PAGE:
Previously, DC Navigators was one of AIG’s go-to firms—until the insurance company halted its lobbying efforts last fall under congressional pressure. AIG, which has received $182 billion from the government, including $40 billion in TARP funds, spent more than $9 million on lobbying in 2008. At DC Navigators, GOP lobbyists Ronald Christie and Chris Cox, both former aides to George W. Bush, tended to AIG’s interests. And AIG also signed up Hazen Marshall, a 17-year Hill veteran who had been the staff director for the Senate budget committee’s Republican majority. In 2005, Marshall helped start the Nickles Group, a lobby shop set up by former Sen. Don Nickles, an Oklahoma Republican. (Nickles, once the chairman of the Senate budget committee and a member of the finance committee, is not registered to lobby for financial firms, but one of his clients is embattled automaker GM, which has received more than $13 billion in government rescue funds.) AIG also retained Moses Mercado, once a deputy chief of staff for Richard Gephardt and a former Democratic Party official. Last year, Mercado was an unpaid adviser to the Obama campaign.
Under current lobbying rules, lobbyists are only required to disclose if they lobby the House, the Senate, or the executive branch, and they must describe in general terms which bills or issue areas they lobbied on. They don’t have to identify the legislators or aides they contacted, or what they discussed with lawmakers. The Honest Leadership and Open Government Act of 2007, passed shortly after the Democrats regained control of Congress, strengthens some limitations on aides-turned-lobbyists, but former congressional staffers still need only wait a year before returning to the Hill to lobby their former bosses and colleagues.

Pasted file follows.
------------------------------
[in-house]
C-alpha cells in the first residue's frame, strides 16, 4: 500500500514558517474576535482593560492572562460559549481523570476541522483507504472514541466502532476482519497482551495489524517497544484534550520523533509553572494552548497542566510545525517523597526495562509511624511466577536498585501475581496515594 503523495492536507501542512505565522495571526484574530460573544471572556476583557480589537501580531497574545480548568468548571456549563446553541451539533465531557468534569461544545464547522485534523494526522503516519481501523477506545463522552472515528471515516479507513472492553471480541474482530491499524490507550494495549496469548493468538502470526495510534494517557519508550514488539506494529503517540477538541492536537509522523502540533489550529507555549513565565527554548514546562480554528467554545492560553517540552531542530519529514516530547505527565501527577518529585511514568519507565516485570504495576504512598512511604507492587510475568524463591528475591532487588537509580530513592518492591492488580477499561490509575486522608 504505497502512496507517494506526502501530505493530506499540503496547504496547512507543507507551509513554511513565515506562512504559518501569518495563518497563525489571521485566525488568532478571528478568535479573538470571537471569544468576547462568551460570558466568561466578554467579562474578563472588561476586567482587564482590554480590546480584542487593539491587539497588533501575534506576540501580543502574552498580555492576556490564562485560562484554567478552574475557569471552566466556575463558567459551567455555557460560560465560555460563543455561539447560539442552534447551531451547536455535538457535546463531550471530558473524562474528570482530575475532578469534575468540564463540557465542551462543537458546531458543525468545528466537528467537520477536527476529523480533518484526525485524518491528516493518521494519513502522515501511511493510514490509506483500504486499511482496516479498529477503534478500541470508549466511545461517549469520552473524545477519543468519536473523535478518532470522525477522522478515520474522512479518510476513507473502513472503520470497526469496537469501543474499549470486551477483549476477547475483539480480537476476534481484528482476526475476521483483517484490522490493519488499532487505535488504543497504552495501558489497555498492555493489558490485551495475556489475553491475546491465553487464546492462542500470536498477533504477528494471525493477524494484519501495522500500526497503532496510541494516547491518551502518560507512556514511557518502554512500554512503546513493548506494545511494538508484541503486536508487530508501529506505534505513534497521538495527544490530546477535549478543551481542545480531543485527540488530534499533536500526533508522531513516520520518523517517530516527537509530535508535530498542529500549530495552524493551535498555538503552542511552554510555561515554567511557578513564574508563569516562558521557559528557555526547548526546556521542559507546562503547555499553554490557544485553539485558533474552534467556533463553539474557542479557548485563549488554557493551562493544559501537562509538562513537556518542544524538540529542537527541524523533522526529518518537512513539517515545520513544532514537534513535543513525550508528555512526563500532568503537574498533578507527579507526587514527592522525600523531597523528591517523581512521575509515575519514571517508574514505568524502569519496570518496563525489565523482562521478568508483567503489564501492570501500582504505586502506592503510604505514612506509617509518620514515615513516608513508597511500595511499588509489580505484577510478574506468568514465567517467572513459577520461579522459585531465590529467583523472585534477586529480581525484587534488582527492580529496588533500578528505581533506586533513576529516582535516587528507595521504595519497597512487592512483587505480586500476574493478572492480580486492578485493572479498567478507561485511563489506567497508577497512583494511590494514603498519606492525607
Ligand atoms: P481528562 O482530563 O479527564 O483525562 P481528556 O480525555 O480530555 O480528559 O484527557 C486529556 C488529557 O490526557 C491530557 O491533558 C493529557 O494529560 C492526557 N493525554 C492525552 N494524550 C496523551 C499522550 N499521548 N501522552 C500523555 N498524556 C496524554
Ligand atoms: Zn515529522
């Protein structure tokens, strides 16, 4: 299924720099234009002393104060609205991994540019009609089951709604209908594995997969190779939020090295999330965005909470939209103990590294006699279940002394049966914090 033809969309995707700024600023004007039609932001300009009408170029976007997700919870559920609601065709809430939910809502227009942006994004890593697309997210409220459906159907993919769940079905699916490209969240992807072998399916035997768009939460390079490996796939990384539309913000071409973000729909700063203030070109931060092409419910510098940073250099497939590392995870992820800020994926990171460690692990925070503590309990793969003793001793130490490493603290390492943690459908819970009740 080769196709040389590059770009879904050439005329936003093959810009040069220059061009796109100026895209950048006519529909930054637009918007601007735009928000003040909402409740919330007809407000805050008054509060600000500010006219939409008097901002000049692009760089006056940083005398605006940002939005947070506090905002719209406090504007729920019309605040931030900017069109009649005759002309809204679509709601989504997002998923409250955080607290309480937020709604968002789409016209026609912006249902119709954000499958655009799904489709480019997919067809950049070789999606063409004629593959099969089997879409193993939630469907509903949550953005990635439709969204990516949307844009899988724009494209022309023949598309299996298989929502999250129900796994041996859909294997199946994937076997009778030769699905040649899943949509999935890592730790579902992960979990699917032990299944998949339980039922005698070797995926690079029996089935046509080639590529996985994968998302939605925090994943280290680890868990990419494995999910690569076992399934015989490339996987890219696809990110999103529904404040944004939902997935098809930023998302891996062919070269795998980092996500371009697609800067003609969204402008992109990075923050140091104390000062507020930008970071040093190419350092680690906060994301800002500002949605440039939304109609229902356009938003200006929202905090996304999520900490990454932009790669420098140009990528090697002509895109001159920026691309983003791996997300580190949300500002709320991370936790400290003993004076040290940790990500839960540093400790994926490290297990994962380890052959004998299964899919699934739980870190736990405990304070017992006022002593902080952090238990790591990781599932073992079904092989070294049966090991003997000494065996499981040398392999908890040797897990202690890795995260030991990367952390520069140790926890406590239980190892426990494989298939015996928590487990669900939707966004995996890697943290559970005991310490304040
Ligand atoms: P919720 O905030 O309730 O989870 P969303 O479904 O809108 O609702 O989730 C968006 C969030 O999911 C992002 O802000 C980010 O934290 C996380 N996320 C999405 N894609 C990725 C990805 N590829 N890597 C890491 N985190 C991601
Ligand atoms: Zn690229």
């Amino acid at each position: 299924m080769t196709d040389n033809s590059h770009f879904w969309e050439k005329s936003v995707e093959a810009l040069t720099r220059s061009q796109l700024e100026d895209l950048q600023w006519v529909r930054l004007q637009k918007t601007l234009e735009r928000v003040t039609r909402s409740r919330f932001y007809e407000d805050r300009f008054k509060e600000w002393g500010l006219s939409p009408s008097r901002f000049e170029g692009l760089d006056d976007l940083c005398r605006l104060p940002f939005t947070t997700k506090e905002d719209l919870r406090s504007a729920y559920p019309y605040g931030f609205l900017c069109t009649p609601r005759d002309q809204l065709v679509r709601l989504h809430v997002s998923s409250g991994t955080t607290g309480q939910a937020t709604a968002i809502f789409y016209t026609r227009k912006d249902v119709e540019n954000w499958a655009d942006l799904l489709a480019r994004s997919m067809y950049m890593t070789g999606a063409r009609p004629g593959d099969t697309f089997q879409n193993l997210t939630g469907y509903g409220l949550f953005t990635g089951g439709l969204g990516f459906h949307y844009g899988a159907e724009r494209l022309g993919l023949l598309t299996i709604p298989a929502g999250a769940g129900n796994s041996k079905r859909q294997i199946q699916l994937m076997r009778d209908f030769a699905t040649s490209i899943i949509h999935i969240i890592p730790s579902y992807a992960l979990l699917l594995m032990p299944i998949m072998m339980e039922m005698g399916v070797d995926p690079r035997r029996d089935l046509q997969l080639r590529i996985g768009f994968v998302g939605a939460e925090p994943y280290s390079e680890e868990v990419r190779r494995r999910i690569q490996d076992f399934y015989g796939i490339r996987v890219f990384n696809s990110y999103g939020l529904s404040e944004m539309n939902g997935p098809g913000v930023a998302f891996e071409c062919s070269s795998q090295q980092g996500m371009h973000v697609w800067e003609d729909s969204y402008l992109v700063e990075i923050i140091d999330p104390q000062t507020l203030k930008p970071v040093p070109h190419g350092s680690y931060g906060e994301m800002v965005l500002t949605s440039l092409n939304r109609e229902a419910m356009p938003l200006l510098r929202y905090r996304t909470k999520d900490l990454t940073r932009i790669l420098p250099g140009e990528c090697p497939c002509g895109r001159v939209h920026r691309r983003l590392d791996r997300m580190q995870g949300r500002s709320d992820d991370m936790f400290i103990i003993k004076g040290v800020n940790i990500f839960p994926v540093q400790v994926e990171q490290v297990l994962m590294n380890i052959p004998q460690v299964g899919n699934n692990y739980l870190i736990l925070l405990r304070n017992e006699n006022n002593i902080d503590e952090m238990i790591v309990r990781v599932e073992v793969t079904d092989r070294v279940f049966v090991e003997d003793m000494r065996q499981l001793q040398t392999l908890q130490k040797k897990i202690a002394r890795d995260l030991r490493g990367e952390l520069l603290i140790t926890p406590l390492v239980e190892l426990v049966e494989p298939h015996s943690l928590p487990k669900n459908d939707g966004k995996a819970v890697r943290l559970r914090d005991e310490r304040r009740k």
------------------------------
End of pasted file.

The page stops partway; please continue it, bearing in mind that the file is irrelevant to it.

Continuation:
On taking office, President Barack Obama, who had championed government accountability and transparency as a candidate, signed an executive order imposing tough ethics standards on his administration. If an Obama appointee leaves government and becomes a lobbyist, he or she will be banned from lobbying executive branch officials for the duration of the administration. Similarly, in late March, the president announced stringent lobbying rules related to the $787 billion stimulus package. The restrictions, which outraged K Street, direct executive branch agencies to disclose lobbying contacts related to projects funded by the stimulus legislation. The order also forces lobbyists to communicate in writing if they are seeking to influence any specific stimulus-related project, and these communications must be made public.
But Obama’s tough new rules apply only to the executive branch and hold no power over Congress. This week, the Sunlight Foundation proposed an online lobbying disclosure system that would require congressional lobbyists to divulge far more detailed information about their contacts on Capitol Hill; they would have to reveal whom they met and what they discussed. Congressional action would be required for a system like this to become a reality. And the lobbying crowd in Washington is hardly likely to embrace such reform. In the meantime, though, there is certainly nothing that prevents lawmakers from voluntarily disclosing their interactions with lobbyists, including those with whom they share history. With many Americans already suspicious about behind-the-scenes dealmaking involving Wall Street, this could help to ease the trepidations of Main Street.